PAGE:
Earlier this year, we added two adorable new calves to our database, and we named them Hunter and Savannah. During our regular field trips, we always found both moms and calves together. We are very sad to report that Savannah’s mother died of unknown causes in August, leaving her 6-month old calf behind. But fear not! Hunter’s mum Grace stepped in as her auntie and we are now seeing the trio together and both calves are thriving. What great news and an amazing adaptation. Giraffe typically start sampling leaves at only a few weeks old and wean at 6-12 months. As there are minimal threats to these giraffe, so we are confident that both Hunter and Savanna have a bright future ahead of them!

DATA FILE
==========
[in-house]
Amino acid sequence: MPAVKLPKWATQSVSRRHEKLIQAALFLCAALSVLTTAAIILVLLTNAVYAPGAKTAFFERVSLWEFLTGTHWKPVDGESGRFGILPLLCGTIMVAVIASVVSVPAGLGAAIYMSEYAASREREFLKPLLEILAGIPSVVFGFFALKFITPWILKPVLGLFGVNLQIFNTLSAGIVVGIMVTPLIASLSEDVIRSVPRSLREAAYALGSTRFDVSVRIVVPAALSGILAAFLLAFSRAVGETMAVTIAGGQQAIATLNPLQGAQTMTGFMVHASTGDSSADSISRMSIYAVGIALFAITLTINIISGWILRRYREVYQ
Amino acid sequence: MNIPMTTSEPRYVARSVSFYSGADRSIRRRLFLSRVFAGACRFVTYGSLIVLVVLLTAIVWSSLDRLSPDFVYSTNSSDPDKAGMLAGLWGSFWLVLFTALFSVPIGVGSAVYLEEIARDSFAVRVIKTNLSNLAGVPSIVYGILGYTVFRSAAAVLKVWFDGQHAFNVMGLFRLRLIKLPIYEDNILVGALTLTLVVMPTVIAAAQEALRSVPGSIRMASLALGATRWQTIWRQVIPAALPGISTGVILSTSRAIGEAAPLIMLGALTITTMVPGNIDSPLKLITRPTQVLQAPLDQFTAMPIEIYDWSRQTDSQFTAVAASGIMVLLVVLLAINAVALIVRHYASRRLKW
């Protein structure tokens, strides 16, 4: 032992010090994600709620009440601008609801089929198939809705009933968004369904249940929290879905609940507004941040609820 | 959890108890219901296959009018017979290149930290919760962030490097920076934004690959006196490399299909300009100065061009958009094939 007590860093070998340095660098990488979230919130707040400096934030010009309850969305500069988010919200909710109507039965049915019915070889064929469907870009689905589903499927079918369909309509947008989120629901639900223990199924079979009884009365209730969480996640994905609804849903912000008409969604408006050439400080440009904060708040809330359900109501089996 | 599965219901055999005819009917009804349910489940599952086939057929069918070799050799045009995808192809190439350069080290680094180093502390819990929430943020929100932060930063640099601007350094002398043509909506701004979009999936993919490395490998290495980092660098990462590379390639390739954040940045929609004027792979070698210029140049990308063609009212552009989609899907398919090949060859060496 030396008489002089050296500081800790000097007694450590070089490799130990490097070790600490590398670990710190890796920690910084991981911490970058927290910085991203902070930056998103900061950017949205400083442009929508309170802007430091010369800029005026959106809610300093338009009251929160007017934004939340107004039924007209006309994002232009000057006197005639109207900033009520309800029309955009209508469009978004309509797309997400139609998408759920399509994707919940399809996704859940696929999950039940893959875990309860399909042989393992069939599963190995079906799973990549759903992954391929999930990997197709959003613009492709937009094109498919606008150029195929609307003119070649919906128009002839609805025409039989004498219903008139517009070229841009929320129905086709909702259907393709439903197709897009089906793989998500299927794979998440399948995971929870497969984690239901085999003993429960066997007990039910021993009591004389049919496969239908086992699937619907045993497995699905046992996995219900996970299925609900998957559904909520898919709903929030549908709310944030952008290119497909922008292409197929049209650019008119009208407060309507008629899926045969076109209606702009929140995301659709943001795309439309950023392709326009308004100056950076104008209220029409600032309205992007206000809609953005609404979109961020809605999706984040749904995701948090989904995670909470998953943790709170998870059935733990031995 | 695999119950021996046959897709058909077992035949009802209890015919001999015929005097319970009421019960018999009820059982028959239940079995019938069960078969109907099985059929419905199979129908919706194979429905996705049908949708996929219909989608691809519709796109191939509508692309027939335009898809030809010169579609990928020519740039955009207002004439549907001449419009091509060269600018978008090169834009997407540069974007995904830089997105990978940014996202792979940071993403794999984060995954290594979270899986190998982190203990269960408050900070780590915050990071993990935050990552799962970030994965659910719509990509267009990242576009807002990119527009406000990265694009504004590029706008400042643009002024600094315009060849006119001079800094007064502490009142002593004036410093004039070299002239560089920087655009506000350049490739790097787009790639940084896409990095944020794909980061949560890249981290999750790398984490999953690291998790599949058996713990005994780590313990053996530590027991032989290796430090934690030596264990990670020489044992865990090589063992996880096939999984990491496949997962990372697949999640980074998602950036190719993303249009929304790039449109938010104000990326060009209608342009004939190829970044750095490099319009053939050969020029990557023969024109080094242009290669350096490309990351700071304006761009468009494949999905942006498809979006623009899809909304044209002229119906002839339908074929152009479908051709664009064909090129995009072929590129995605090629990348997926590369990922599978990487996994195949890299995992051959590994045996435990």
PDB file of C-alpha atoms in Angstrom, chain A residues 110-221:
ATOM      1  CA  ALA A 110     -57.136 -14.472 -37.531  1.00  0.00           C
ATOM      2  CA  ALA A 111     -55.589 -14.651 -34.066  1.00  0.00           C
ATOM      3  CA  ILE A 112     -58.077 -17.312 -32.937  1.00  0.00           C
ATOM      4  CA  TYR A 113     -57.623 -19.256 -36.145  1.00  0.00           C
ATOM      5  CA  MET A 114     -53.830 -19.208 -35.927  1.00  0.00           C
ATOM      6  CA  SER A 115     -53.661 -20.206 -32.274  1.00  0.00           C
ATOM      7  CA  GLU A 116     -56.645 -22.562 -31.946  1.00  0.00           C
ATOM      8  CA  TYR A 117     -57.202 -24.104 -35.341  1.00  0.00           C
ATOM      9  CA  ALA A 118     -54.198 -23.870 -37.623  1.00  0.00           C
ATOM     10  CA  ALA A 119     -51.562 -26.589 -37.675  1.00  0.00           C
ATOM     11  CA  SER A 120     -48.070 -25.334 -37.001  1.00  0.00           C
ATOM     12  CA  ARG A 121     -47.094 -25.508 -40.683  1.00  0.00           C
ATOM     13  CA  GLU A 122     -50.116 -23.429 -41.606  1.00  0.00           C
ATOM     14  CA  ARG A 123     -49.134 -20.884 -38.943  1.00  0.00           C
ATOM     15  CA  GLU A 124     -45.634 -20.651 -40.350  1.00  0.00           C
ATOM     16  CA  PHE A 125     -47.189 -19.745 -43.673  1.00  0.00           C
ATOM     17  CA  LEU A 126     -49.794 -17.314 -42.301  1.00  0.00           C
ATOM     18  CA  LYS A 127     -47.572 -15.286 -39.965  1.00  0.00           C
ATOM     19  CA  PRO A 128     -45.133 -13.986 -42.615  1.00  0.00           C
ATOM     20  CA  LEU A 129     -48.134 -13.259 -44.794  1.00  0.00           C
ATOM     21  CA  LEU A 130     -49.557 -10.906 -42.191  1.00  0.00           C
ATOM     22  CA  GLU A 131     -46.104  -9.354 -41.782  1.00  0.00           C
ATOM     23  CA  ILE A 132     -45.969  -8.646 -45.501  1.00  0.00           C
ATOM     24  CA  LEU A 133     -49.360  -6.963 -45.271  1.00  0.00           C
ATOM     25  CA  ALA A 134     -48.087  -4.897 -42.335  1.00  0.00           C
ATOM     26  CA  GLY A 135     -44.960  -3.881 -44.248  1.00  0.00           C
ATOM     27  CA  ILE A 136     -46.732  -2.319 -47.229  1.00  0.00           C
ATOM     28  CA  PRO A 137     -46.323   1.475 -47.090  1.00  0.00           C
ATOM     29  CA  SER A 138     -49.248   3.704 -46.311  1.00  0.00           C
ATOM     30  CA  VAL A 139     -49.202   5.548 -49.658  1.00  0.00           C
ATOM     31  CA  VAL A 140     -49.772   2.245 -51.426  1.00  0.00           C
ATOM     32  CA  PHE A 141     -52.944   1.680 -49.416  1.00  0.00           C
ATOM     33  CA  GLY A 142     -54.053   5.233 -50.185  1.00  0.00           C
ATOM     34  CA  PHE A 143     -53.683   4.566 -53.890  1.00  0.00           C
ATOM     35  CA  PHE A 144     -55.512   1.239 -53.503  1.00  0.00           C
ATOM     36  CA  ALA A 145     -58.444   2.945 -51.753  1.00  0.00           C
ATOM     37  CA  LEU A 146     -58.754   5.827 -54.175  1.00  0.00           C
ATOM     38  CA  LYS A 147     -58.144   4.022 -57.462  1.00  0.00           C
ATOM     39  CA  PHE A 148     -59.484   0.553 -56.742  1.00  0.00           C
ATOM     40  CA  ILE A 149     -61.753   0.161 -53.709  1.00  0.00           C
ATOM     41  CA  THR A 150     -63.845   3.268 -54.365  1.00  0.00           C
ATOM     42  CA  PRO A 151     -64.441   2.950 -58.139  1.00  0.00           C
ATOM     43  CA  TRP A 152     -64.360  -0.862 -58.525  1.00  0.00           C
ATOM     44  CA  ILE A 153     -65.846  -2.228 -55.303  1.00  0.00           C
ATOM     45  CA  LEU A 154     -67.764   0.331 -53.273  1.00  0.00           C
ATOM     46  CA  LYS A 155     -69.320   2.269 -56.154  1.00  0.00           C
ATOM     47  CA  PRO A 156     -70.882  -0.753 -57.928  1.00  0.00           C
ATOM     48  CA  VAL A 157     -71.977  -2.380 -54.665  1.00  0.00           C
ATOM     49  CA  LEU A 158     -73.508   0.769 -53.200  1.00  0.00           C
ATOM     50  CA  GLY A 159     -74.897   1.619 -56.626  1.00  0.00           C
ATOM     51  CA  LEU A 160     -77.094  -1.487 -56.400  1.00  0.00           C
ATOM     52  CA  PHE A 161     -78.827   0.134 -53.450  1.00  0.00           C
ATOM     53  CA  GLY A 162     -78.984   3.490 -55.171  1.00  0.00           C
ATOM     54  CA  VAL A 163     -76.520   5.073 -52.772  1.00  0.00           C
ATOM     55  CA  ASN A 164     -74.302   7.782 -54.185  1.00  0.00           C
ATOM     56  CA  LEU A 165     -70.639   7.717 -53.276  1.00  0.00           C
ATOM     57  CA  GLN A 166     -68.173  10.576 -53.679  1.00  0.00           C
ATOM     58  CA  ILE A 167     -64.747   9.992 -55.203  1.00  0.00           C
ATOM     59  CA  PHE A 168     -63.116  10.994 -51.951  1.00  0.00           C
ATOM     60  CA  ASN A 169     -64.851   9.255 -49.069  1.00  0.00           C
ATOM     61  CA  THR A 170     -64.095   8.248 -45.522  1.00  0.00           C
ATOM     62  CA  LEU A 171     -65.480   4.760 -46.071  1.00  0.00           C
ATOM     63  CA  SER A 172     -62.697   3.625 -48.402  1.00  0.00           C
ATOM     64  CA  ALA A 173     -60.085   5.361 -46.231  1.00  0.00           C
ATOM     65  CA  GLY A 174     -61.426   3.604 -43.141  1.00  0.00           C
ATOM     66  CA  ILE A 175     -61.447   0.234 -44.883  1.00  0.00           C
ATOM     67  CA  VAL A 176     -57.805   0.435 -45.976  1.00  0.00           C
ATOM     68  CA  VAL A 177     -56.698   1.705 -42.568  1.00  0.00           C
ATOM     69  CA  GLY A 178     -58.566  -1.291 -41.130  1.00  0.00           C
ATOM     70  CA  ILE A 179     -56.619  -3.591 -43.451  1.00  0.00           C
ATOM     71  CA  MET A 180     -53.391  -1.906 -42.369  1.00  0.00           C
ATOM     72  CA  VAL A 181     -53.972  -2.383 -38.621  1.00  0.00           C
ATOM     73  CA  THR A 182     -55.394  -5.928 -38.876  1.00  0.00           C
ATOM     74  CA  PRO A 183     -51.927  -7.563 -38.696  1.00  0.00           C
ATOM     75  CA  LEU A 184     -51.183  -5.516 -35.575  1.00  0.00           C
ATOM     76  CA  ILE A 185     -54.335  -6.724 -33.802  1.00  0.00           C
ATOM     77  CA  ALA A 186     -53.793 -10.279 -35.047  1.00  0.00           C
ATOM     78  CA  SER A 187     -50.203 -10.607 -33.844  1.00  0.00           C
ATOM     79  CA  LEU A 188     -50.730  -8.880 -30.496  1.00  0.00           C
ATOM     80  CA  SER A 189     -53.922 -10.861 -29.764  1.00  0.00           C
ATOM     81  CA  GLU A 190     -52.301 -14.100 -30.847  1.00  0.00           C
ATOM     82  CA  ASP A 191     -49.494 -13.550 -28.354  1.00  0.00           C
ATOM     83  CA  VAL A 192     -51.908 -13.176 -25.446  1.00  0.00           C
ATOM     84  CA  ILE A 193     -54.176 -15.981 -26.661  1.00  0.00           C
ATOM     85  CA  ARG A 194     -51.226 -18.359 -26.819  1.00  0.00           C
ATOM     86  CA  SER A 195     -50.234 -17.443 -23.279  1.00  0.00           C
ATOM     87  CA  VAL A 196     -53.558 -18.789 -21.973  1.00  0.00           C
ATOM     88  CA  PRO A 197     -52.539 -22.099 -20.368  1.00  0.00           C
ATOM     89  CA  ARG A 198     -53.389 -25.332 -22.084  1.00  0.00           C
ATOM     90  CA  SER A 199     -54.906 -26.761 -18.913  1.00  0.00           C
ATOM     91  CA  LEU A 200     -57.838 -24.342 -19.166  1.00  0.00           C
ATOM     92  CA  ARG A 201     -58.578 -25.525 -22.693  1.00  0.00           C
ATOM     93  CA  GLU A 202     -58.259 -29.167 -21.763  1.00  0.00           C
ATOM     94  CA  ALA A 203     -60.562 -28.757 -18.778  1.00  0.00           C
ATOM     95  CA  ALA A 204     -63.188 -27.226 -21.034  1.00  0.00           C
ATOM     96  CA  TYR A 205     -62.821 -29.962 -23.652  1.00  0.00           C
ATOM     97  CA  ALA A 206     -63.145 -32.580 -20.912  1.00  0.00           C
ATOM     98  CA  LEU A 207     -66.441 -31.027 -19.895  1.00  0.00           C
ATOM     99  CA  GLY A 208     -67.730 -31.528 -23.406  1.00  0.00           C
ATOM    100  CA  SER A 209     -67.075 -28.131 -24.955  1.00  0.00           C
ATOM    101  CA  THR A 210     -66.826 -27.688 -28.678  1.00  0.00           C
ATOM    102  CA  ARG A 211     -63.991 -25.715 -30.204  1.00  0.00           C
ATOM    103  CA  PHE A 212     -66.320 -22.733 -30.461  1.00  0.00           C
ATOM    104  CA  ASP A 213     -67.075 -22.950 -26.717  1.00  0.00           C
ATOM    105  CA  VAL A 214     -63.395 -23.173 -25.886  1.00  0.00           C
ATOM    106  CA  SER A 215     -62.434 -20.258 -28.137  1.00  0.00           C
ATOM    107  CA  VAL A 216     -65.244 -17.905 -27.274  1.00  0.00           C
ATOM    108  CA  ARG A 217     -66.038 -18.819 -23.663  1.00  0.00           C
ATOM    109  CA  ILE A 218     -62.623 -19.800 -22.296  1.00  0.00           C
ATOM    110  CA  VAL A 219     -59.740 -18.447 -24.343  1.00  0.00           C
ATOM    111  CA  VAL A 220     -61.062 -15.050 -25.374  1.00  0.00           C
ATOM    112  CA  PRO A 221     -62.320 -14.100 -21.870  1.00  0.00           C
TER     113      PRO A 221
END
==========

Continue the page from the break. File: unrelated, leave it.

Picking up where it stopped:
Last month our team found themselves in the middle of a staring contest when they happened upon Windy and Baldy looking very intently at a hillside – where four lion stared back at them. While lion rarely go after adult giraffe, those two were right to keep a close eye on them. At over 22 years old, Windy has likely seen a lion or two in her time and didn’t seem too phased by the encounter. But she did take advantage of our vehicle to hide behind for a while. After what seemed like ages, both giraffe decided to move on and we are happy to report that we spotted them again a few days later – all well and healthy. Just another exciting encounter in the vast northwest of Namibia.